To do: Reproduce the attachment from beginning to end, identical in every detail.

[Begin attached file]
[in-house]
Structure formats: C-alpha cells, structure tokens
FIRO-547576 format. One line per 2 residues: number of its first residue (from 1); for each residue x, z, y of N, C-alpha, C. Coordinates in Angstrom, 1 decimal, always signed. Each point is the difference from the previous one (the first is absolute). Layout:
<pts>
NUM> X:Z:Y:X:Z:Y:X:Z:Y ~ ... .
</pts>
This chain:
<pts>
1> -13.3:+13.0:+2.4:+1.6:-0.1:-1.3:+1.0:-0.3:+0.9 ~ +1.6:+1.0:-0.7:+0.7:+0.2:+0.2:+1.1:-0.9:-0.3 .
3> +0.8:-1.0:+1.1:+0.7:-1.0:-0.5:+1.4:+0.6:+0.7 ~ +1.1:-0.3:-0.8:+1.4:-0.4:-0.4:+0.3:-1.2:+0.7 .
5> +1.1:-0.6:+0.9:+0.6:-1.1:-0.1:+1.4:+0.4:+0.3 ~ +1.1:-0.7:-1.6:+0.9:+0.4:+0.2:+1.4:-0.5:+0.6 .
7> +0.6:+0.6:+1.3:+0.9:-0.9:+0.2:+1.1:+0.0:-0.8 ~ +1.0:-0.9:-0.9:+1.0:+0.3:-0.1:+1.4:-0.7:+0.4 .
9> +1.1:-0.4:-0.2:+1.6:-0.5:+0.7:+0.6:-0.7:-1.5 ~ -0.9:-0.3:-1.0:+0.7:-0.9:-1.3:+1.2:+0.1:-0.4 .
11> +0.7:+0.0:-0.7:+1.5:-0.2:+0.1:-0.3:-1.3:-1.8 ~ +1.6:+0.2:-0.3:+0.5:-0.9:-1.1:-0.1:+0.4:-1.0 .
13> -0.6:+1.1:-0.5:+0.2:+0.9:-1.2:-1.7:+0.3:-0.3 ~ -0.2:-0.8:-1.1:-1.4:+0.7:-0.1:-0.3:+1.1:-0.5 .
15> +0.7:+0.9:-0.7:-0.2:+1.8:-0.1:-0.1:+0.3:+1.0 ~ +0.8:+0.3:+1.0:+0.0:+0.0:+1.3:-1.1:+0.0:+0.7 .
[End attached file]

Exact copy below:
[in-house]
Structure formats: C-alpha cells, structure tokens
FIRO-547576 format. One line per 2 residues: number of its first residue (from 1); for each residue x, z, y of N, C-alpha, C. Coordinates in Angstrom, 1 decimal, always signed. Each point is the difference from the previous one (the first is absolute). Layout:
<pts>
NUM> X:Z:Y:X:Z:Y:X:Z:Y ~ ... .
</pts>
This chain:
<pts>
1> -13.3:+13.0:+2.4:+1.6:-0.1:-1.3:+1.0:-0.3:+0.9 ~ +1.6:+1.0:-0.7:+0.7:+0.2:+0.2:+1.1:-0.9:-0.3 .
3> +0.8:-1.0:+1.1:+0.7:-1.0:-0.5:+1.4:+0.6:+0.7 ~ +1.1:-0.3:-0.8:+1.4:-0.4:-0.4:+0.3:-1.2:+0.7 .
5> +1.1:-0.6:+0.9:+0.6:-1.1:-0.1:+1.4:+0.4:+0.3 ~ +1.1:-0.7:-1.6:+0.9:+0.4:+0.2:+1.4:-0.5:+0.6 .
7> +0.6:+0.6:+1.3:+0.9:-0.9:+0.2:+1.1:+0.0:-0.8 ~ +1.0:-0.9:-0.9:+1.0:+0.3:-0.1:+1.4:-0.7:+0.4 .
9> +1.1:-0.4:-0.2:+1.6:-0.5:+0.7:+0.6:-0.7:-1.5 ~ -0.9:-0.3:-1.0:+0.7:-0.9:-1.3:+1.2:+0.1:-0.4 .
11> +0.7:+0.0:-0.7:+1.5:-0.2:+0.1:-0.3:-1.3:-1.8 ~ +1.6:+0.2:-0.3:+0.5:-0.9:-1.1:-0.1:+0.4:-1.0 .
13> -0.6:+1.1:-0.5:+0.2:+0.9:-1.2:-1.7:+0.3:-0.3 ~ -0.2:-0.8:-1.1:-1.4:+0.7:-0.1:-0.3:+1.1:-0.5 .
15> +0.7:+0.9:-0.7:-0.2:+1.8:-0.1:-0.1:+0.3:+1.0 ~ +0.8:+0.3:+1.0:+0.0:+0.0:+1.3:-1.1:+0.0:+0.7 .